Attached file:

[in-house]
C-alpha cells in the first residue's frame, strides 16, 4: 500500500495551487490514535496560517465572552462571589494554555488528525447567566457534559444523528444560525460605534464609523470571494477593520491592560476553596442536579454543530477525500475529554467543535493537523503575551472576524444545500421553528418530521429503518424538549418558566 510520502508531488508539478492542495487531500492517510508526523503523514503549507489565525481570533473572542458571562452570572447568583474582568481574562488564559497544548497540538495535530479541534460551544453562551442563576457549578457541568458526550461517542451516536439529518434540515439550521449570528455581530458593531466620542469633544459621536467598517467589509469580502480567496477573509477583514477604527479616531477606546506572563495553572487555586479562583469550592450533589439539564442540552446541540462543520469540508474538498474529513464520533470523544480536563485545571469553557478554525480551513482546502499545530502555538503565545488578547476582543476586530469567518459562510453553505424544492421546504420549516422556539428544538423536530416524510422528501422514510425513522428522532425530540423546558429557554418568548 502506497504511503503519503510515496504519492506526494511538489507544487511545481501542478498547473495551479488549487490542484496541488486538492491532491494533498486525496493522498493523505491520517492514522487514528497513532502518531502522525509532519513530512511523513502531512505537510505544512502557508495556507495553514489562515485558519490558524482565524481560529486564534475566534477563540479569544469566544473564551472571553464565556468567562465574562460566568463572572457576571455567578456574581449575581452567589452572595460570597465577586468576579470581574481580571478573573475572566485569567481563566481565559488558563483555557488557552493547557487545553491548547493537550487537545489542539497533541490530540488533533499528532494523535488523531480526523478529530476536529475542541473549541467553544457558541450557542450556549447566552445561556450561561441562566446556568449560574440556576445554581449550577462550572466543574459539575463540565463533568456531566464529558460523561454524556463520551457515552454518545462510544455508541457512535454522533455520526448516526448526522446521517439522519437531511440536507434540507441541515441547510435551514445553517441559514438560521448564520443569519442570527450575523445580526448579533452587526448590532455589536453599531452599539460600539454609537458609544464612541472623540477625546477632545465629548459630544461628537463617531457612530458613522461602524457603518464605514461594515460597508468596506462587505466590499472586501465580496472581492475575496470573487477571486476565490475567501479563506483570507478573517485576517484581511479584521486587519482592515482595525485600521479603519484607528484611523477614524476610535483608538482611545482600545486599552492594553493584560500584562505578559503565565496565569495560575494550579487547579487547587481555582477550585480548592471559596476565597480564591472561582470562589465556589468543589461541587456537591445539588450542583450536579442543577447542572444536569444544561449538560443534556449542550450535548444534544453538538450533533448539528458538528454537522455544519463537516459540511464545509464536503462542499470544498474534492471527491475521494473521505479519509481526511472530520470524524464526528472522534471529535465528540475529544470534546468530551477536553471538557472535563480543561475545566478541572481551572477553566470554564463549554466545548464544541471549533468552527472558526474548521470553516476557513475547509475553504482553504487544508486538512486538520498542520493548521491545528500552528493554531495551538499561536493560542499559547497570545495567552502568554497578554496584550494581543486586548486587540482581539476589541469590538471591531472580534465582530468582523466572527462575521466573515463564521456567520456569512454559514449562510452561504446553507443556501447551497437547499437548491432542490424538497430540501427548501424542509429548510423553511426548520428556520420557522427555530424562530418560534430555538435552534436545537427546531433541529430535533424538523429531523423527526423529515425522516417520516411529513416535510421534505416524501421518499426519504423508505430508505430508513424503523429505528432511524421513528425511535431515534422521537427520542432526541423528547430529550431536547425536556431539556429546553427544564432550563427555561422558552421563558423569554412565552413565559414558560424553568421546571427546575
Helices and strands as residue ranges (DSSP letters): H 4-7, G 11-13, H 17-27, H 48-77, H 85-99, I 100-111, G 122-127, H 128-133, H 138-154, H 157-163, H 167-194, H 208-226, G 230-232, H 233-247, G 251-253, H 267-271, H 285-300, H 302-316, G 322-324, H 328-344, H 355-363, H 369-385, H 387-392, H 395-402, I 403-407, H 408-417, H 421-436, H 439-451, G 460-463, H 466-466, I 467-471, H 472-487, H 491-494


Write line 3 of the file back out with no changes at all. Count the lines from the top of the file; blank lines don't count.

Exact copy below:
Helices and strands as residue ranges (DSSP letters): H 4-7, G 11-13, H 17-27, H 48-77, H 85-99, I 100-111, G 122-127, H 128-133, H 138-154, H 157-163, H 167-194, H 208-226, G 230-232, H 233-247, G 251-253, H 267-271, H 285-300, H 302-316, G 322-324, H 328-344, H 355-363, H 369-385, H 387-392, H 395-402, I 403-407, H 408-417, H 421-436, H 439-451, G 460-463, H 466-466, I 467-471, H 472-487, H 491-494